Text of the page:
With all the crazy in the world — you know, the destruction of Western Civilization and all that — I thought it was time for a brief blogging retreat to the former Ye Olde Wreck, now known as Mo Saoirce (My Freedom) Hermitage.
So here are some moments of peace and beauty for you.
The hermitage in morning light and shadow
The light gray gravel heaped beside the driveway will soon go on the top of the slope in front of the house as part of my nefarious campaign to rid the world (at least my world) of lawns. It’s what they call 2″ to 8″ cobble, so has a mix of small and very large rocks. This is exactly what I wanted for that spot and was lucky to find it in the next town over.
Roses on the rocks
A rose bush, past its seasonal prime and dropping petals, bows over the rock garden, where the sedum I planted last August continue to thrive, despite my best efforts.
Speaking of the resilience of sedum, the four flats of it I bought last year at an end-of-season sale sat for a month next to the house before The Wandering Monk, the neighbor boy, and I were able to get the rock slope built and covered with topsoil. I feared the already-long wait in the flats might harm them. But to the contrary, in addition to them growing like Audrey 2 amid the rocks, this spring I discovered they’d put down roots (or whatever passes for roots with sedum) on the gravel where they’d sat all that time.
My first response was to nuke them with Roundup. I actually succeeded in killing a few of the brave little plants. Then I thought better of it and let them grow. I expect by next year they’ll be climbing the walls like old ivy and strangling passing cars.
Credit the sedum, not my gardening skills. I did everything I could to ruin their lives — and failed.
That thing they’re sitting next to is the bottom of a rain chain.
New gravel, streetside
The neighbor boy — now nearly 16, strong, friendly, and responsible in the tradition of eldest sons — comes to the rescue once again. The Wandering Monk has been around a few times this year and there’s much that I couldn’t do without him. But for odd, COVID-related, reasons he’s limited his client work.
I miss him. Still, his absence prompted me to tackle a lot of projects I didn’t at first think I could complete on my own. I’m proud of that. But here’s the neighbor boy off in the distance in the above photo, making my life easier. And I like that, too.
This is one of those projects I didn’t think I could do.
If you’re a regular reader you’ve seen this door before. All I did was finally trim the side that faces the living room. “So what?” you might be thinking, “This broad thinks it’s tough to cut a few 45-degree angles and nail up some 4-inchers?” You’d be right if that’s all I had to do. But let me just say that, thanks to some seriously bad planning on my part when the door project began, this was the most complicated trimming project in the house, and it was a whole lot more than it looks.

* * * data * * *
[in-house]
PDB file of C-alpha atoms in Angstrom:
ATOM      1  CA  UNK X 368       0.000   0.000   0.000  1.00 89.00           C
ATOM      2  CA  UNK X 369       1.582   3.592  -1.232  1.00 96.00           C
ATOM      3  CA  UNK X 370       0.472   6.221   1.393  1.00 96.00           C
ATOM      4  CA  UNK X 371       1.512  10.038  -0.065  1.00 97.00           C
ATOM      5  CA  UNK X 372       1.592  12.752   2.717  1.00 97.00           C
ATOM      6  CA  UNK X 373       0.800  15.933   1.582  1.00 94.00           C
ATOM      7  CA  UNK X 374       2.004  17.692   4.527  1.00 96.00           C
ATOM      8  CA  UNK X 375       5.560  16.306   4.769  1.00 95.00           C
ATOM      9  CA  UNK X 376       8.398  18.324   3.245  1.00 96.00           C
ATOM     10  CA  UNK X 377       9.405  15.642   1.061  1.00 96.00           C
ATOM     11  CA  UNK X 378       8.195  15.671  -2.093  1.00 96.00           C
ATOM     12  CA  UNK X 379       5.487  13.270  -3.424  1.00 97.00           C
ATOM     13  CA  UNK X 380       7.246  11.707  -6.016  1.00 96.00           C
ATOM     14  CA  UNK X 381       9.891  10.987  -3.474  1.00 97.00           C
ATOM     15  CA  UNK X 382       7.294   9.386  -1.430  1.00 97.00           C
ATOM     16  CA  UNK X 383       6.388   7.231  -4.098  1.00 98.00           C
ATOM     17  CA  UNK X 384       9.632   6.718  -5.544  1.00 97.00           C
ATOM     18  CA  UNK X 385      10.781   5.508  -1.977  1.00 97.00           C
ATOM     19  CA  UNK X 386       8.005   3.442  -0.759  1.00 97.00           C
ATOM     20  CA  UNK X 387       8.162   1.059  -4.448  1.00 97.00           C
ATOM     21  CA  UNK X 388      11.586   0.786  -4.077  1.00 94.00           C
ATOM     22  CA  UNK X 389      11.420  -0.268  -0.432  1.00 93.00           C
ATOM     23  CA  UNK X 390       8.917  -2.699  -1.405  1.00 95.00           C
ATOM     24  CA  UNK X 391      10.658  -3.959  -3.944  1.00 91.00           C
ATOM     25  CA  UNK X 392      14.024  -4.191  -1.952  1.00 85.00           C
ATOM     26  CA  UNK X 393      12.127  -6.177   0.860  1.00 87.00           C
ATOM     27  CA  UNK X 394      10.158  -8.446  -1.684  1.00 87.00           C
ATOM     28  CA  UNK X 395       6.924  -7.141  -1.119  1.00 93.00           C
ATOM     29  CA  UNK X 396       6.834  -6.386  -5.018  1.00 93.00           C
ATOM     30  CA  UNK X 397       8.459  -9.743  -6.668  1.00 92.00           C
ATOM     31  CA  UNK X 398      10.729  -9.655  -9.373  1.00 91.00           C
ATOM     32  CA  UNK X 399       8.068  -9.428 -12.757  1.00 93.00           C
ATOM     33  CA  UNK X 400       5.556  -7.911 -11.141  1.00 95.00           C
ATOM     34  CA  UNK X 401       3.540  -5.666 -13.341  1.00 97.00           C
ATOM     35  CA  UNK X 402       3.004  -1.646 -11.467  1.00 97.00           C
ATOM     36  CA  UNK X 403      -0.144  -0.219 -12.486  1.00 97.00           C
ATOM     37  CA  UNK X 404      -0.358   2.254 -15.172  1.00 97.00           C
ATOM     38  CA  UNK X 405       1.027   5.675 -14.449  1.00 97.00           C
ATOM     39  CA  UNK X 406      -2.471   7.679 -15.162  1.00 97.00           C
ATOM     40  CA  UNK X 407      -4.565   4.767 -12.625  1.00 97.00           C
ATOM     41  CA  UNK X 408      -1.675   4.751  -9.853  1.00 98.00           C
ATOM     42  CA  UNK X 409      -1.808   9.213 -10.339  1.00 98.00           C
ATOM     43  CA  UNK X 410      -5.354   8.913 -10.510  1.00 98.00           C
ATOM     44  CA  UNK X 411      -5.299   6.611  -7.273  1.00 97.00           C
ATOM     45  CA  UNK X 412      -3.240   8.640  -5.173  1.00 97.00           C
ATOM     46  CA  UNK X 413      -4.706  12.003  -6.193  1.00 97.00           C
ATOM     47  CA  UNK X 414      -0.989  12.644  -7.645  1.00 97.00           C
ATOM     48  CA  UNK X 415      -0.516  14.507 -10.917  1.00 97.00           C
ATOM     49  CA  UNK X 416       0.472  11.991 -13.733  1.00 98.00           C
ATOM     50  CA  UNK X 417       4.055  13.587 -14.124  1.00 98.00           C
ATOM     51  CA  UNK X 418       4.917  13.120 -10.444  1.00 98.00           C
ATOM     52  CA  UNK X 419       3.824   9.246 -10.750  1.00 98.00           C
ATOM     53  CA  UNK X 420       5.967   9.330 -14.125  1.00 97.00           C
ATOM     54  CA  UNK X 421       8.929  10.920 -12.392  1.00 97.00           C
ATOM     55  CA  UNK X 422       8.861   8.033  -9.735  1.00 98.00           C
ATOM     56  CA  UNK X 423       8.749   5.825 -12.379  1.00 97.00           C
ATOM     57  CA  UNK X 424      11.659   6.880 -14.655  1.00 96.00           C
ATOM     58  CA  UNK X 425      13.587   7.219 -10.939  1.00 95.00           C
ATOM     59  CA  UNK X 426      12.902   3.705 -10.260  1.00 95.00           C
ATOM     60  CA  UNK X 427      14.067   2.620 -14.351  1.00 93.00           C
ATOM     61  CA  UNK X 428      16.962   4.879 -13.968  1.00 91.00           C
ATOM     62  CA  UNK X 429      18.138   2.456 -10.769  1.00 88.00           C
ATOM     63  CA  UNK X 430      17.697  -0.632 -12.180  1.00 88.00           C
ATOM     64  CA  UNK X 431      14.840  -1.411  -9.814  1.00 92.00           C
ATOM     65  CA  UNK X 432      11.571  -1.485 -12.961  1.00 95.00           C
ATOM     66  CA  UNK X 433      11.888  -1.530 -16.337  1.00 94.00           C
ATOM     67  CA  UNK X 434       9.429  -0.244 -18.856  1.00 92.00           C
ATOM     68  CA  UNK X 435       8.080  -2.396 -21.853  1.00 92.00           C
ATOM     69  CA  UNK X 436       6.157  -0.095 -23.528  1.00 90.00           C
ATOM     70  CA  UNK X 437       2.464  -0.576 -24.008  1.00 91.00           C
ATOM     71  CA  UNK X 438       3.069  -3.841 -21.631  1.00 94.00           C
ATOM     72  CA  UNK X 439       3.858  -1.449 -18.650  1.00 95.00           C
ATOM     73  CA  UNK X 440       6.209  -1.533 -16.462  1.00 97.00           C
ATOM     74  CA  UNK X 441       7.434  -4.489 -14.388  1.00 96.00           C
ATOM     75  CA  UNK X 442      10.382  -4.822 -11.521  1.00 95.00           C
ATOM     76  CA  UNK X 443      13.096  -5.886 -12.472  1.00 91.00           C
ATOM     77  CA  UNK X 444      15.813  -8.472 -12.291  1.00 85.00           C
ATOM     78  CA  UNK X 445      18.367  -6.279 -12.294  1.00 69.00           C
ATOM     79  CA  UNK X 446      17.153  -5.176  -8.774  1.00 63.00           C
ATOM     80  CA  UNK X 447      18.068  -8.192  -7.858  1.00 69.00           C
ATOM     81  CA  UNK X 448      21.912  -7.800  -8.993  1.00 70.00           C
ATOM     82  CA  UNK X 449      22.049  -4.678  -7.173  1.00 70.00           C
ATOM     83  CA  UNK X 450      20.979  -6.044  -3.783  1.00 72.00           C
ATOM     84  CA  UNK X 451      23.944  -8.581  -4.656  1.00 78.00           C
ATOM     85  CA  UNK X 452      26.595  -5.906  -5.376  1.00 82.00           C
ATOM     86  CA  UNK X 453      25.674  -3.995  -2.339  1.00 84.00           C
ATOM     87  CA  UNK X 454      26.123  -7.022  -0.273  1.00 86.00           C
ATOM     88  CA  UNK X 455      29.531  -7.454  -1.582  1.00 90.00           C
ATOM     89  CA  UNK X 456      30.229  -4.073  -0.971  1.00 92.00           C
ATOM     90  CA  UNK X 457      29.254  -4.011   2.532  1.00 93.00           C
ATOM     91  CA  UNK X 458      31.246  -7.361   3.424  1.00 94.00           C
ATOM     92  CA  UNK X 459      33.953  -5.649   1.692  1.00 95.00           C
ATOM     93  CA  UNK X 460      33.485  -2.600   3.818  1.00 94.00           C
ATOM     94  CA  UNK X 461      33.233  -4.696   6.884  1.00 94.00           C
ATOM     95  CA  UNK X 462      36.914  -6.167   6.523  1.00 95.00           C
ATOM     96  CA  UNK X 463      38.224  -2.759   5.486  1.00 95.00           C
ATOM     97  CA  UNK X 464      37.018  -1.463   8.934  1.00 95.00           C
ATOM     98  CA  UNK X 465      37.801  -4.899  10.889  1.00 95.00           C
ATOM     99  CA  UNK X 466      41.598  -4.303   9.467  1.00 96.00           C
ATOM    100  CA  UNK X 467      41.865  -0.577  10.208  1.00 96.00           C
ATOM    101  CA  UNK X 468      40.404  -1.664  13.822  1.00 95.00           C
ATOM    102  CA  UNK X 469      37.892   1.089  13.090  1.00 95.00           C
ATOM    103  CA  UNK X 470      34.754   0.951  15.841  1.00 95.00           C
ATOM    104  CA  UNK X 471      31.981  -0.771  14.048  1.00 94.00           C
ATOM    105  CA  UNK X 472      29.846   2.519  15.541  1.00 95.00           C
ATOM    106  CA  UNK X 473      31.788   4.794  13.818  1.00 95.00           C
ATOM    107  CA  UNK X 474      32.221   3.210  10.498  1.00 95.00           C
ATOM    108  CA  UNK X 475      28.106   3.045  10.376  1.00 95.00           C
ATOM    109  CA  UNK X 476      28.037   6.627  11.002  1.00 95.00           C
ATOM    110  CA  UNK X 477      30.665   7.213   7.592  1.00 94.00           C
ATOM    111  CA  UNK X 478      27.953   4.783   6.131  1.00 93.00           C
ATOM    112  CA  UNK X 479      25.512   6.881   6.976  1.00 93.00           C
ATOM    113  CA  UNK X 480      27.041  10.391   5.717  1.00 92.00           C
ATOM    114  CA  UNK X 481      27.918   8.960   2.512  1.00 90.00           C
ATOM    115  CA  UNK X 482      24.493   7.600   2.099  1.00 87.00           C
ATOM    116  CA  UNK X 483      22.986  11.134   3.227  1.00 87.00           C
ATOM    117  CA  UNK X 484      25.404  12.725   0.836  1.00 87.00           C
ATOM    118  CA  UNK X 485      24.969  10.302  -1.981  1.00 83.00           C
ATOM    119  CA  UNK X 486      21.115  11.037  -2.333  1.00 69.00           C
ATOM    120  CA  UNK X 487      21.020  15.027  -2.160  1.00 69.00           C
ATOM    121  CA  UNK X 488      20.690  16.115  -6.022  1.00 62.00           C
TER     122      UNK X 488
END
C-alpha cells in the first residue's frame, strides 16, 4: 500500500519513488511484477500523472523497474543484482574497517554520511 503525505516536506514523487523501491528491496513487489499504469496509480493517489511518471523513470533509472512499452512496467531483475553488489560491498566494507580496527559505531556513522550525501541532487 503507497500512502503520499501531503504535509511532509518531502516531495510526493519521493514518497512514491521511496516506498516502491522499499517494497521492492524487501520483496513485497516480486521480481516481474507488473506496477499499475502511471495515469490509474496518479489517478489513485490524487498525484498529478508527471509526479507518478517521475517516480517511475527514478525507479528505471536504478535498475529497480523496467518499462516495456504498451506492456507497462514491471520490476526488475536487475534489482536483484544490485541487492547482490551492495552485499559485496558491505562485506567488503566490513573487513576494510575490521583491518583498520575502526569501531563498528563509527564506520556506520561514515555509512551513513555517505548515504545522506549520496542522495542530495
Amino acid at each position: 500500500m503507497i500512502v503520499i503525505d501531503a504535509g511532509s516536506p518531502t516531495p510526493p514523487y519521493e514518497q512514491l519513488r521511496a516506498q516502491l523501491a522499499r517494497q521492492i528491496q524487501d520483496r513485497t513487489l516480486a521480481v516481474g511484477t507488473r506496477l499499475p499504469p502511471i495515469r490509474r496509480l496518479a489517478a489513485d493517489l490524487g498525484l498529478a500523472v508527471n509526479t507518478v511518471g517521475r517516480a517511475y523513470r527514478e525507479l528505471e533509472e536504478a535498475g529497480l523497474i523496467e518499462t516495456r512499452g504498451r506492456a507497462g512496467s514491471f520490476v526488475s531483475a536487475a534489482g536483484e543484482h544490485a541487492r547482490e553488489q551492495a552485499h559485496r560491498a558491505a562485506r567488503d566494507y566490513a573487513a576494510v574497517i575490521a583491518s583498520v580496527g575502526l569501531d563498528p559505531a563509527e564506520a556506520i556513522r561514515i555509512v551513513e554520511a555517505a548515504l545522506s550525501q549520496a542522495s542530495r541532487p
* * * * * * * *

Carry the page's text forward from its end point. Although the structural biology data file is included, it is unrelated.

The screen porch starts to be prettified
It’s impossible to get a good picture inside the screen porch. Suffice to say that two months ago it had bare stud walls — and I had three sheets of 1/4-inch plywood left over from an earlier project. The Monk cut and nailed the plywood and suddenly the porch started looking amazingly good. For the last several weeks I’ve been trimming and staining.
The last rhodie of summer
Rhododendrons are nearly a religion around here. They grow up to 40-feet high in the old-growth forests (so I’ve heard) and sprout more modestly from every suburban lawn. I think you can be accused of heresy if you don’t have one in your yard.
So last year, when the end-of-season garden sale became an end-of-end-of-season sale, I picked up this little guy (below), 75% off.
It wasn’t looking so good. Its leaves were brownish and covered with some sort of powder. But what the heck, for $10 I’d see what I could do with it. I took it home, potted it, spritzed the leaves with Daconil (anti-fungal) and left it all winter. This spring it was still powdery, so I hit it with more Daconil and waited.
May — rhodie blooming time — crept past. Everybody else’s rhodies but mine exploded in bloom. I figured I had a loser. Then, just as other rhodies were starting to drop their blossoms, this happened:
I’ve never watched rhodies all that carefully, so I was a bit surprised when after two weeks, the vibrant reds and magentas softened:
Now, two or three weeks later, it looks more like I expect my plants to look:
But that was fun.
I hope you enjoyed these few moments away from the madness and that you have a serene and beautiful retreat of your own where you can de-stress.